What is a formal entertaining? The components that are required in a formal dinner setting have become impractical in modern times. Because they require a spacious facility and experienced, professional staff, they only still exist at formal state occasions. Think of it as a ceremonial performance with an elaborate setting, complex script, cast and wardrobe. That doesn't mean that you can't come close with a little less formality. This is not quite "informal" but rather "less formal"! In a formal dinner, the food is brought in from the kitchen on individual plates and served to each guest one course at a time. Thus, no serving dishes are placed on the table. If a dish is passed, it goes from guest to guest and either returned to the kitchen or placed on a side table.
We will describe the elements that you must include to call it formal so that you can decide how you can adjust to suit your circumstances.
- You must have a table covering. Ideally, your table cloth should have a 12 inch drop all the way around. This means that there should be 12 inches from the edge of the table to the hem of the table cloth. The unfortunate complication of this is that your guests can get tangled in the cloth as it will hang in their laps. If you napkins match the cloth, it is easy to pick up the cloth thinking it is the napkin. Though it may be a little less attractive, Lady Virginia recommends an 8 to 10 inch drop as that will just brush the top of the lap when the guest is seated.
- You must have a centerpiece. This can be flowers, fruit or some ceramic piece. Resist the temptation to make too grand a centerpiece as it can be a distraction. Keep it low so your guests can easily see over it and feel comfortable talking with those across the table from them. Also, when selecting a centerpiece think about how appetizing it may or may not be. Don't bring in a bunch of things from outdoors that may have a strong smell or contain bugs or drop pieces on the cloth or in the food. Lady Virginia of Lady Personified.com likes to use silk flowers as there are less surprises. For added interest, place the center piece(s) on mirrors.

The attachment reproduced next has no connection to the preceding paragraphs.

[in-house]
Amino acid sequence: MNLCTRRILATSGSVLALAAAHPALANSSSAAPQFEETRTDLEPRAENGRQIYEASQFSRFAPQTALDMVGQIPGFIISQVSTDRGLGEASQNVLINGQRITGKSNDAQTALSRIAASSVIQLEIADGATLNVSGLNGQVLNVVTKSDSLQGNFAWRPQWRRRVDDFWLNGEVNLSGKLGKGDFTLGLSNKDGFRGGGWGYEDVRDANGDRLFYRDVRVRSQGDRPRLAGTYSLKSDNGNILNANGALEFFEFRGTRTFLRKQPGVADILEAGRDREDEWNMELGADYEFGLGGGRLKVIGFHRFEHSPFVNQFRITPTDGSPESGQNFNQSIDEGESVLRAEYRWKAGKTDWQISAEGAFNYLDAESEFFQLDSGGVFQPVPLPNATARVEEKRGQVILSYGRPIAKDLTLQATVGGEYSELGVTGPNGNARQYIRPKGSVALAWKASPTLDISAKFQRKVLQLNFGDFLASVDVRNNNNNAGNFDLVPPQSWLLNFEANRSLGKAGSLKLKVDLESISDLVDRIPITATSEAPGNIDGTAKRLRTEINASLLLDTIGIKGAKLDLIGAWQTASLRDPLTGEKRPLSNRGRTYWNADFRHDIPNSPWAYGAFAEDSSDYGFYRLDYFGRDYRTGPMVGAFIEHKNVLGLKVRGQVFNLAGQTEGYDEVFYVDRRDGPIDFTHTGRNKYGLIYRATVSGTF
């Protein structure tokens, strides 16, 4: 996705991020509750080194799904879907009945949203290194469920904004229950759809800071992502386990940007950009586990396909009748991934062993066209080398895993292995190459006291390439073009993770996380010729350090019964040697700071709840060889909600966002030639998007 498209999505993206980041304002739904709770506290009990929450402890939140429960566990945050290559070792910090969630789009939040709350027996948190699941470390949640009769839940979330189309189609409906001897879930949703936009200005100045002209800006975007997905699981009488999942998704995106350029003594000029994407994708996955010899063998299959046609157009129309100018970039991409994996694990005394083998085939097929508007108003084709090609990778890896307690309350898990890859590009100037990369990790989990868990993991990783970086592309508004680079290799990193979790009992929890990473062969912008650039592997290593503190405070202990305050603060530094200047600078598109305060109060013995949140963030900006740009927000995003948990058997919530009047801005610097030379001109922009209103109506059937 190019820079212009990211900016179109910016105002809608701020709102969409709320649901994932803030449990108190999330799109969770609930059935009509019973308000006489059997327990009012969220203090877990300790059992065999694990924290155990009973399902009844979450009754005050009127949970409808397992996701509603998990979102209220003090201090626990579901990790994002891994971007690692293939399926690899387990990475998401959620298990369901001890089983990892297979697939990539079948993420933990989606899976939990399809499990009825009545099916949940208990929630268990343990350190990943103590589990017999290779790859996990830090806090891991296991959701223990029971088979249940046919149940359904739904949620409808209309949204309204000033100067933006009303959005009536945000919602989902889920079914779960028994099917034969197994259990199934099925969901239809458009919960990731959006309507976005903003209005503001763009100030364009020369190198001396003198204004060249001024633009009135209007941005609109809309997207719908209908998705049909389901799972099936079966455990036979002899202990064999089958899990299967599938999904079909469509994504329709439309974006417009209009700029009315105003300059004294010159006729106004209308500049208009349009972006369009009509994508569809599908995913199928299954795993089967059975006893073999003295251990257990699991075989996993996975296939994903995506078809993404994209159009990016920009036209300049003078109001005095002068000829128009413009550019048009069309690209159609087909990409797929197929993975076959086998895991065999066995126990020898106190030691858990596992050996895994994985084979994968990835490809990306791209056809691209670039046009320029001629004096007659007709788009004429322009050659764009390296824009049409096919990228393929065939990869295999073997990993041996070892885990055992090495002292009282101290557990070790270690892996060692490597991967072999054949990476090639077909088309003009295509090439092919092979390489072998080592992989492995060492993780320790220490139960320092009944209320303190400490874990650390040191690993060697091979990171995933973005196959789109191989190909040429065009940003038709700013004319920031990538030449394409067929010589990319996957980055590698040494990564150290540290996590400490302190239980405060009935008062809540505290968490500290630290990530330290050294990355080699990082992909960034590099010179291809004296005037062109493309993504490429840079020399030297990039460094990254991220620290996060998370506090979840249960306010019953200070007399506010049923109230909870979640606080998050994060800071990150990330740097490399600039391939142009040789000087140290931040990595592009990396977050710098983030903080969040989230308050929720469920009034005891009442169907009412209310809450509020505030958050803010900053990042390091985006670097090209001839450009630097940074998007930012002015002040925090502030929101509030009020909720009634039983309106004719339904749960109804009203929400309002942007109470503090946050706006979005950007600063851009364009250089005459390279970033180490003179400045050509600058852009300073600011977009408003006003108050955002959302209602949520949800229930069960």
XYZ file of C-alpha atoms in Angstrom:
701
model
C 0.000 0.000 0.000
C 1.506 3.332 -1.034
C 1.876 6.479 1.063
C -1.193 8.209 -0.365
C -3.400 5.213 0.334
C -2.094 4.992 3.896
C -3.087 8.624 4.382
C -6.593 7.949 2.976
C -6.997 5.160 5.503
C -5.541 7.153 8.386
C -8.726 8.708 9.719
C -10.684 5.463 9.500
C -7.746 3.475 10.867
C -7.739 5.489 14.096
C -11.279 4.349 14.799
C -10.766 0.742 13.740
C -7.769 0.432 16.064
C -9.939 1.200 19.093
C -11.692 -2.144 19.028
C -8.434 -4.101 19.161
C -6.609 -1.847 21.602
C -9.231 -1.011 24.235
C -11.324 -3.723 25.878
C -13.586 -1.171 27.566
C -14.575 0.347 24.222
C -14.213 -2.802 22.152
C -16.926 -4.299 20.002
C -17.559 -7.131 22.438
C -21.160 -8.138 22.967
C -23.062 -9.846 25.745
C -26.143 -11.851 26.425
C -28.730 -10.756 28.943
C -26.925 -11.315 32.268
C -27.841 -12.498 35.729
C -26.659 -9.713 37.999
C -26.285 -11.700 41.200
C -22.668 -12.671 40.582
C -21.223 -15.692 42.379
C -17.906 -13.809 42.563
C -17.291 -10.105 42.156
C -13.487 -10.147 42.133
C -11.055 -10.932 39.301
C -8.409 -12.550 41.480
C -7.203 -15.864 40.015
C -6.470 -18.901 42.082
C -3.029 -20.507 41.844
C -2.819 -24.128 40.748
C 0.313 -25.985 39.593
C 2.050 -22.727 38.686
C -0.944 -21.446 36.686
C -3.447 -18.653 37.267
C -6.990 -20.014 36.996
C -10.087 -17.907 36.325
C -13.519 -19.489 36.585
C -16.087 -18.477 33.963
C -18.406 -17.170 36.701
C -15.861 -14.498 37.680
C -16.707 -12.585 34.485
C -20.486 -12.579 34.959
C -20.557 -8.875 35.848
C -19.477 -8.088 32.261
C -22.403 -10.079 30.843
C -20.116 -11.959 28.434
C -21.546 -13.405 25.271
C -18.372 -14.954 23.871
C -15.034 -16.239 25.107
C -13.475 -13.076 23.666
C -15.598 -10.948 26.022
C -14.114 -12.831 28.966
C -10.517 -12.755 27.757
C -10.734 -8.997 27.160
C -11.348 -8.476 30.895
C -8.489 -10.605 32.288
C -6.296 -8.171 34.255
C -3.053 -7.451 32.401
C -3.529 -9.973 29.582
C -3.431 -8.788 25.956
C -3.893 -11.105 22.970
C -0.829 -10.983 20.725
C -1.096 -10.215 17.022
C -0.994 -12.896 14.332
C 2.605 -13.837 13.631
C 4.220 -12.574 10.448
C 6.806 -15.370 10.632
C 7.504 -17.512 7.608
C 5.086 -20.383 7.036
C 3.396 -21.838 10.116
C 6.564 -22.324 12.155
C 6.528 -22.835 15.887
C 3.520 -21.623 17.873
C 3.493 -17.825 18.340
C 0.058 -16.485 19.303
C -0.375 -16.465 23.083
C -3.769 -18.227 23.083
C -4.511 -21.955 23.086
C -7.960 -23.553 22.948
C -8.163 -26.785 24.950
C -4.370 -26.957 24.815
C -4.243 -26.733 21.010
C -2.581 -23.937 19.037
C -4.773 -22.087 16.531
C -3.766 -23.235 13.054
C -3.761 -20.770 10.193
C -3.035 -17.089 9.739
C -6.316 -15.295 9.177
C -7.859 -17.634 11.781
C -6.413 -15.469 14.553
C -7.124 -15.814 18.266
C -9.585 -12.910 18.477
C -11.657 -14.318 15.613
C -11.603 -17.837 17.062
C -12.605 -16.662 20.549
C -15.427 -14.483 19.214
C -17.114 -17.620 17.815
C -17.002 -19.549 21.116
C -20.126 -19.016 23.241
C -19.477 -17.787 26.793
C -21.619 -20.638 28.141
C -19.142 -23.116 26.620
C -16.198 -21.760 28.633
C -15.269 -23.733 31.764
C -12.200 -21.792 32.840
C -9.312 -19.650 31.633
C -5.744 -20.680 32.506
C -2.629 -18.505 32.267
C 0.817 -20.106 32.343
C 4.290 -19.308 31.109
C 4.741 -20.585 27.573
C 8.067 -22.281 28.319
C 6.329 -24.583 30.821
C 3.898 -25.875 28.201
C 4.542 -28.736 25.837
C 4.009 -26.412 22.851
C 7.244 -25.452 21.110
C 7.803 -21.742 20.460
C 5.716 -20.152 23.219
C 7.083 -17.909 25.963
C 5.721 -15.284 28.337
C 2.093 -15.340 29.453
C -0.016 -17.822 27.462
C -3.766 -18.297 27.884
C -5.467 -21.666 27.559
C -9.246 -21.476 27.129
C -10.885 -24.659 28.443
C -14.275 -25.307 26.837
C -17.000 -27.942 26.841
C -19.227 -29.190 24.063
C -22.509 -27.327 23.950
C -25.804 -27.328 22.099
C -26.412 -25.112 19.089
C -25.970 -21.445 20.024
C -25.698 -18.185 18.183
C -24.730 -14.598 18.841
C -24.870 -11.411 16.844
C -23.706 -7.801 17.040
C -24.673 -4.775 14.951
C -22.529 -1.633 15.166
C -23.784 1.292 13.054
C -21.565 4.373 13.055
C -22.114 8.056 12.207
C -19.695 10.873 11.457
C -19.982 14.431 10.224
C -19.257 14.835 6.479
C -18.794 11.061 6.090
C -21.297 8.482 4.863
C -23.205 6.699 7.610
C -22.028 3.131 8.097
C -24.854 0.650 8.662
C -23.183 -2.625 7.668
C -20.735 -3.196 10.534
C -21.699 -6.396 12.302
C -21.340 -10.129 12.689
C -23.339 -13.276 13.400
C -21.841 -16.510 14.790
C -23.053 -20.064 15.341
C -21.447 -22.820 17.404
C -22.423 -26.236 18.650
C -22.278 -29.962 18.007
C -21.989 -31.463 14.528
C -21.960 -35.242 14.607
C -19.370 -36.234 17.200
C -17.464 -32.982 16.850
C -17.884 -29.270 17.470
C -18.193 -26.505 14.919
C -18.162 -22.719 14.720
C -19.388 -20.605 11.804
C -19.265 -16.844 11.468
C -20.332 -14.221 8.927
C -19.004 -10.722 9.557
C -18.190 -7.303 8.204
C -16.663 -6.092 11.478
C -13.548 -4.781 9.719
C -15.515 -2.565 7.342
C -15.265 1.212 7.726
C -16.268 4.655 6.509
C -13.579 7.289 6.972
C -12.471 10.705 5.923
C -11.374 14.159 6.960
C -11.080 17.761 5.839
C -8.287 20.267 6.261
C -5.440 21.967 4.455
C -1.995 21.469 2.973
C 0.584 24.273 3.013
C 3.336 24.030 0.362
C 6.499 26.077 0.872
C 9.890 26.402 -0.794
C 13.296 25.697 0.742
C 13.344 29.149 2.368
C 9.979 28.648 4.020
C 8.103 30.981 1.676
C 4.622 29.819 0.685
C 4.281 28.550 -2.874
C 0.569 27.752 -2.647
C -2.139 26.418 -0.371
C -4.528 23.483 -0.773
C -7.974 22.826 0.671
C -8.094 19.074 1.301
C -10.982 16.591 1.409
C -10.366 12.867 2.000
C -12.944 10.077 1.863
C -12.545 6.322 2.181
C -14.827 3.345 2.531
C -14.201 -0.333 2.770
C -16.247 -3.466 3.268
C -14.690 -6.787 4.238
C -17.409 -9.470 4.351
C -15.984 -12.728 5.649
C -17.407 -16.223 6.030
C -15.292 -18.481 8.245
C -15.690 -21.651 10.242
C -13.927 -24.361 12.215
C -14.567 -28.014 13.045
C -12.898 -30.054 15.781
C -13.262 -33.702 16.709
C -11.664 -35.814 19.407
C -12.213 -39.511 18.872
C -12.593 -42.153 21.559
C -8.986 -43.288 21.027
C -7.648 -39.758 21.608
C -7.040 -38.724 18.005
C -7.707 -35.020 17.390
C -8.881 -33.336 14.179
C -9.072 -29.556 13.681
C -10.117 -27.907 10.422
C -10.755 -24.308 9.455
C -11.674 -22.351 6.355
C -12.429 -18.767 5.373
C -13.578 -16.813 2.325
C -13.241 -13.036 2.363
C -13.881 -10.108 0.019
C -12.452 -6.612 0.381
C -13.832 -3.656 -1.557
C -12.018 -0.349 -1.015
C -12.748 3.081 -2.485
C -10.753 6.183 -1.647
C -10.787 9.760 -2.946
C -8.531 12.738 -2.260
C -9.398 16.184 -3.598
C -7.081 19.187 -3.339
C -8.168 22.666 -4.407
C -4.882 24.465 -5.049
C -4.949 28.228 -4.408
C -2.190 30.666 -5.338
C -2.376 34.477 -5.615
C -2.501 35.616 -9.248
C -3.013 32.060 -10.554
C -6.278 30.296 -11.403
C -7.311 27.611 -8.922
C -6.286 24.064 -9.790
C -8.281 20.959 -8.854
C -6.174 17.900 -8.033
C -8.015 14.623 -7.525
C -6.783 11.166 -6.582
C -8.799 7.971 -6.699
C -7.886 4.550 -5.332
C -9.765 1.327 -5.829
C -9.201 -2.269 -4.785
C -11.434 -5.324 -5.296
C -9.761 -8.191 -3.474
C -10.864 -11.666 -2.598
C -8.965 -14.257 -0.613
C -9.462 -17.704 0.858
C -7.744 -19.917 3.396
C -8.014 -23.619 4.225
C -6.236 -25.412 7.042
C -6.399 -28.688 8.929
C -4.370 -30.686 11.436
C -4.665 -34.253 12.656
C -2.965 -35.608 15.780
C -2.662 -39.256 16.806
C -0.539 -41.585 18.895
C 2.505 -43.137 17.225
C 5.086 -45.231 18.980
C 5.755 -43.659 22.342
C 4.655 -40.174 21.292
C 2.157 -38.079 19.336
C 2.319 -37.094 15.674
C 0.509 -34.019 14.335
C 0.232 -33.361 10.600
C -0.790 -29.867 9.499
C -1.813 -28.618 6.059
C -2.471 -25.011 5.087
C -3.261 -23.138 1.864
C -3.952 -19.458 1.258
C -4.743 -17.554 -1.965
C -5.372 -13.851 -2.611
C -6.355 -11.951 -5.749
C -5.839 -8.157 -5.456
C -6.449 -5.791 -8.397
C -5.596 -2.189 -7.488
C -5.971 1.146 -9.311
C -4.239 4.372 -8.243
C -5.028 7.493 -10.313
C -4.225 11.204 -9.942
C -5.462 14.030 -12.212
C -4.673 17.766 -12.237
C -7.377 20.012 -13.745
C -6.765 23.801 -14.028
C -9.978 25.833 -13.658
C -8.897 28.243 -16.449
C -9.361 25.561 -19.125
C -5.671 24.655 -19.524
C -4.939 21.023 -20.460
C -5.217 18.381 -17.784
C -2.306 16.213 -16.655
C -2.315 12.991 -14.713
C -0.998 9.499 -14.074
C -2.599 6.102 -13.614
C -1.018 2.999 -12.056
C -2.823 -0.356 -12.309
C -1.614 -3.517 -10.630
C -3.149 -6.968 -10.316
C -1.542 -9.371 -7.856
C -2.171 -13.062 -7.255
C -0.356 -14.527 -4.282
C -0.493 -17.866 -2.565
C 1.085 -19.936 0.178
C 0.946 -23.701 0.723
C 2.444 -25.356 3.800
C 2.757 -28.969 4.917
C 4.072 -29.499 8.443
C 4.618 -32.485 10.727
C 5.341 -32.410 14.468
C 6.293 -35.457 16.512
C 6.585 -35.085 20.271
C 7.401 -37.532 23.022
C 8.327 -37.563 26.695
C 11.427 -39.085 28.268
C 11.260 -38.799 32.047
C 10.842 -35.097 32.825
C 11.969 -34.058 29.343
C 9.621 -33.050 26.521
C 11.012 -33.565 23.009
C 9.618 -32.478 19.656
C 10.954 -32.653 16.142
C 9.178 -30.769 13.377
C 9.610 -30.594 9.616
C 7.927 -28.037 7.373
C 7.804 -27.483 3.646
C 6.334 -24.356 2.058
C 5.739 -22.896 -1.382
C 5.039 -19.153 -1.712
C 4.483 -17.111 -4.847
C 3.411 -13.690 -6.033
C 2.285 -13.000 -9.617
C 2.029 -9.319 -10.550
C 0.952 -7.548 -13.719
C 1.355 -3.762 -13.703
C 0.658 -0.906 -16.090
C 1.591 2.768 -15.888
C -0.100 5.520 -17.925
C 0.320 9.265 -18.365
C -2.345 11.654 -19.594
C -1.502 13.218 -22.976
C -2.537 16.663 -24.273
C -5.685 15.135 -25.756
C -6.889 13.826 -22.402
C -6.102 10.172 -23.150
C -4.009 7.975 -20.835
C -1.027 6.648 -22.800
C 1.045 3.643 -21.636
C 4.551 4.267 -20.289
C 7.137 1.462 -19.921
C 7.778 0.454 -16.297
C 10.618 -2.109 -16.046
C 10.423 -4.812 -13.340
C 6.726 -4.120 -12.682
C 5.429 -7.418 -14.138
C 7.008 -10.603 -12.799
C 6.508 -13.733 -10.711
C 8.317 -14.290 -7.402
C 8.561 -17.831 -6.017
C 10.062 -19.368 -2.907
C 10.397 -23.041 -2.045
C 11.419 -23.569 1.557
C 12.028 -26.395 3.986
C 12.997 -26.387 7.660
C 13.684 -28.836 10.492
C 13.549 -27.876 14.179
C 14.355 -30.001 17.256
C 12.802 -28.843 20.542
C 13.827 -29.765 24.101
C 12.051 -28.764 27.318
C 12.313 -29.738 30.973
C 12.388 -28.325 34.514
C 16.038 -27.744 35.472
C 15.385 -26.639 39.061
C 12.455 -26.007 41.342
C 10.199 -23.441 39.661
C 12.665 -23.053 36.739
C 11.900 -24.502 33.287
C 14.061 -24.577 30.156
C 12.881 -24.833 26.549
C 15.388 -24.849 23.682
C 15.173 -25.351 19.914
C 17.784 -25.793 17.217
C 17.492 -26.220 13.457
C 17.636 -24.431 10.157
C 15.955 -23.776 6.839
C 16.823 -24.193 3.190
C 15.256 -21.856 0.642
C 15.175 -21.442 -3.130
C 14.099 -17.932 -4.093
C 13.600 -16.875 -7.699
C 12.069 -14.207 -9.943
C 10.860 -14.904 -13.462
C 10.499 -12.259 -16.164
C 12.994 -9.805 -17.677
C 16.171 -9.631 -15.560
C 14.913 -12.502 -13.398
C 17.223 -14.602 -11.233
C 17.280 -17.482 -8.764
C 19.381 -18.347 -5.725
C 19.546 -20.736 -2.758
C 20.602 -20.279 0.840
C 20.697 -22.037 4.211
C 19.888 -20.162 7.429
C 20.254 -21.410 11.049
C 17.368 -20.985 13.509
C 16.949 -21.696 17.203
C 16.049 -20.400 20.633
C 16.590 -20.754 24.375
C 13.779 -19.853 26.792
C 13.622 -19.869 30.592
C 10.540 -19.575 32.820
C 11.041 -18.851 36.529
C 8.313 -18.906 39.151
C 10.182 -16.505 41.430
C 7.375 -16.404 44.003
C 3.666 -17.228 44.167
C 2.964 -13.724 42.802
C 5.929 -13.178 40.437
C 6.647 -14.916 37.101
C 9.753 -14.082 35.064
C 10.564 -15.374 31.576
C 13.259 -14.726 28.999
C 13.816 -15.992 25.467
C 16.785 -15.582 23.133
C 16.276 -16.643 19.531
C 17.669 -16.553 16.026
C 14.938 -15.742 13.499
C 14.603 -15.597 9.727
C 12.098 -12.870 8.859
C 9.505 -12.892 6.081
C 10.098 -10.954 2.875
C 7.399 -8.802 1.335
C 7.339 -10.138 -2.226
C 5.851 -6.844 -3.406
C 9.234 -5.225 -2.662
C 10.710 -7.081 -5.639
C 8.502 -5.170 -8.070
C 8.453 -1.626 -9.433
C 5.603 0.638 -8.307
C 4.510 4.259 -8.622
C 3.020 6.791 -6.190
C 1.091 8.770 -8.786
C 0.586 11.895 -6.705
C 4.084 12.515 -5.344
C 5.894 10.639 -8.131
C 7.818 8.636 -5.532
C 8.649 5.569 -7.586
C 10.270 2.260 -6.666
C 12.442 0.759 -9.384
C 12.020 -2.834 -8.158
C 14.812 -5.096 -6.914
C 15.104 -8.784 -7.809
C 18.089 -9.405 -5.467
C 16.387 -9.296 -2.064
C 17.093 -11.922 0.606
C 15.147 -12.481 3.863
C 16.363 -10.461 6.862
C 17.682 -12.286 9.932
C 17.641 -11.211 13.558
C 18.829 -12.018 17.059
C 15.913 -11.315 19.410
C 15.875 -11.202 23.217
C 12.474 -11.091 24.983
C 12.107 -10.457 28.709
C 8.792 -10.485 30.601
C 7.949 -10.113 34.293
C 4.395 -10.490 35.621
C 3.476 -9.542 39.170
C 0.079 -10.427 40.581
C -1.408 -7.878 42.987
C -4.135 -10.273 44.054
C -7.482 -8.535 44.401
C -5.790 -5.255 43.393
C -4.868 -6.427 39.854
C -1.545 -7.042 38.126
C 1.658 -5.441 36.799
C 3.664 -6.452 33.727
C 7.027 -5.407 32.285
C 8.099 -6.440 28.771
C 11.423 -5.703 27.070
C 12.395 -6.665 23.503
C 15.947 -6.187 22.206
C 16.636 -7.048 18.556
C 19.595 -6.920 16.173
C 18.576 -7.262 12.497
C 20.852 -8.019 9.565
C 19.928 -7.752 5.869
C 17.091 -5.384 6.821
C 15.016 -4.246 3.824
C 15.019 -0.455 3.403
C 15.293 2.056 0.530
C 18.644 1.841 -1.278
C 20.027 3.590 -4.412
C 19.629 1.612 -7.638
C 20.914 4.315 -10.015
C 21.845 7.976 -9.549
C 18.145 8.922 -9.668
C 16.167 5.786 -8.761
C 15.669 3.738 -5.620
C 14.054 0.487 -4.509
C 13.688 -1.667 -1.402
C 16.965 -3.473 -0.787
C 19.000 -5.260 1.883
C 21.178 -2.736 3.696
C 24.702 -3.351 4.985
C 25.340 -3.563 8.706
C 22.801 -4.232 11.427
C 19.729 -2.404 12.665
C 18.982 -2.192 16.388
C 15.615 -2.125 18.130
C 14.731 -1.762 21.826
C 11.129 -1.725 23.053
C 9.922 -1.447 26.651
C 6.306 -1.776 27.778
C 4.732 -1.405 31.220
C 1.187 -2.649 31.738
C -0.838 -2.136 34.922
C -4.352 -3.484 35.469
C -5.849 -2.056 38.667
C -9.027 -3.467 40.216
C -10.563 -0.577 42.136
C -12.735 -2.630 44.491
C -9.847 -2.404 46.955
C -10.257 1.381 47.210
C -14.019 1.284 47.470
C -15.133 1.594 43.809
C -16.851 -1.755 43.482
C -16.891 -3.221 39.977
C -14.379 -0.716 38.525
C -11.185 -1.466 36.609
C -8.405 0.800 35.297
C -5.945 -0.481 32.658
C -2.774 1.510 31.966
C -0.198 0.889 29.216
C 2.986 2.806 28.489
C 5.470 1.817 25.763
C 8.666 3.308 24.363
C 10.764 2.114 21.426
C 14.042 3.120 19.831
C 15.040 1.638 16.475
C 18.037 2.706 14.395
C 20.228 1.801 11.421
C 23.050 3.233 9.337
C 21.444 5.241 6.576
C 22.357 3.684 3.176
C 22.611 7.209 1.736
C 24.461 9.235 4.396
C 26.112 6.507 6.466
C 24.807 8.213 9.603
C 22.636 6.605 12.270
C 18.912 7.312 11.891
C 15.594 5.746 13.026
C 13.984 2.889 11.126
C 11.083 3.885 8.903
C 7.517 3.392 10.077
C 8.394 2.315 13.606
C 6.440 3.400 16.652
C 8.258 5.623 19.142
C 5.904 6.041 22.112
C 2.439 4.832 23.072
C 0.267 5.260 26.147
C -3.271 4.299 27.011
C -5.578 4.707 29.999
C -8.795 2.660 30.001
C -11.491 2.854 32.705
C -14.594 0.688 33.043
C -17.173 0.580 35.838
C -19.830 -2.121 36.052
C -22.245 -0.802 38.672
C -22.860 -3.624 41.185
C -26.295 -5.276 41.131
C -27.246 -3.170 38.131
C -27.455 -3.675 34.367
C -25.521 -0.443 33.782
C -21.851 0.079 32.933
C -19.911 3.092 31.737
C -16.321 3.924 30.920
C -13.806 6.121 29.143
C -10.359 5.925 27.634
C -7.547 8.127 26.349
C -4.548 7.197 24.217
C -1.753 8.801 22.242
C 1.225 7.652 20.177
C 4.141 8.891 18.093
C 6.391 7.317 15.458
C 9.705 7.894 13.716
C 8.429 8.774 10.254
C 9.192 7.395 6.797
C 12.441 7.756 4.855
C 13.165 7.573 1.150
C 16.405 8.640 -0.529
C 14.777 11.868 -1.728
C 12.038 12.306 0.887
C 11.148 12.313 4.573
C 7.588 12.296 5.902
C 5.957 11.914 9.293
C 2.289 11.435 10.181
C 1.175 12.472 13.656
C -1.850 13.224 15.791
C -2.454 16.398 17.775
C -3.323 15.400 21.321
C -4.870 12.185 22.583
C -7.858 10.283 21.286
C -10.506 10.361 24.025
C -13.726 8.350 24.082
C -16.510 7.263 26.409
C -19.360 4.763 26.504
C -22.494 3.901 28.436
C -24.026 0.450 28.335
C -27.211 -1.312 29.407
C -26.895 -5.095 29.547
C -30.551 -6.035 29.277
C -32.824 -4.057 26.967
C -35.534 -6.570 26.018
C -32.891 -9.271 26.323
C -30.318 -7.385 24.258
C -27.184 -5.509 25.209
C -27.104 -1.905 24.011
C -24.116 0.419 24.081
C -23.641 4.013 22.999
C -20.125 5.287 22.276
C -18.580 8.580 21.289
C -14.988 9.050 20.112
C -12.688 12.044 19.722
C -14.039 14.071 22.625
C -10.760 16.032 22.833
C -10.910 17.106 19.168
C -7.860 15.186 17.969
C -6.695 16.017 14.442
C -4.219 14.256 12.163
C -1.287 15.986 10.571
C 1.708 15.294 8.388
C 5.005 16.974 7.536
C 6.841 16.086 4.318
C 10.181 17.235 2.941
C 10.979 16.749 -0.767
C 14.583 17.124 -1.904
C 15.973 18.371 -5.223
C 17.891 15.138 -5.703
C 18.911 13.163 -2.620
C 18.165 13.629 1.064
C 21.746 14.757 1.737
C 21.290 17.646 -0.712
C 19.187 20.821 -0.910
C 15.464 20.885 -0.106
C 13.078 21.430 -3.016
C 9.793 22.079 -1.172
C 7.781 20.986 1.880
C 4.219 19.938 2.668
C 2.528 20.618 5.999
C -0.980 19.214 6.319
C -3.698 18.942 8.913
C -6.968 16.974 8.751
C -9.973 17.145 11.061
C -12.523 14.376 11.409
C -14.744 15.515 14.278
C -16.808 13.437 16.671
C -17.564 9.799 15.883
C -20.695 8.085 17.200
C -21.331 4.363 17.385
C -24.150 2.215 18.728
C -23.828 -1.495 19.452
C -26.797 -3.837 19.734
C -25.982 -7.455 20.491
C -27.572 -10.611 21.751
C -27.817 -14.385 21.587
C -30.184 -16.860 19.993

- You will place a service plate at each place. We'll stop a moment to explain these items as they are often misunderstood and misused.
- The service plate should be slightly larger than your dinner plate.
- The place in front of the guest should never be empty and a dirty plate is not immediately replaced with the next course. There must be an empty plate at the guests place in between courses. Therefore, the service plate allows you to remove a dirty plate and put the plate with the next course on it. At the end of a course the dirty plate is removed, leaving the service plate in place.
- For example, the first course is placed on the service plate. It is removed and the soup bowl is placed on the service plate. Then when the soup is removed the service plate goes along with it and the entree is placed in front of the guest directly on the cloth. The entree is removed and the table crumbed before the desert is brought in. "Crumbed" means that the staff come around with a special utensil that scoops up the crumbs in front of each guest. Though it sounds a bit awkward, it is absolutely correct. This task cannot be performed by the host or hostess but must be performed by the uniformed staff. Frankly, if done correctly it is a bit of a performance.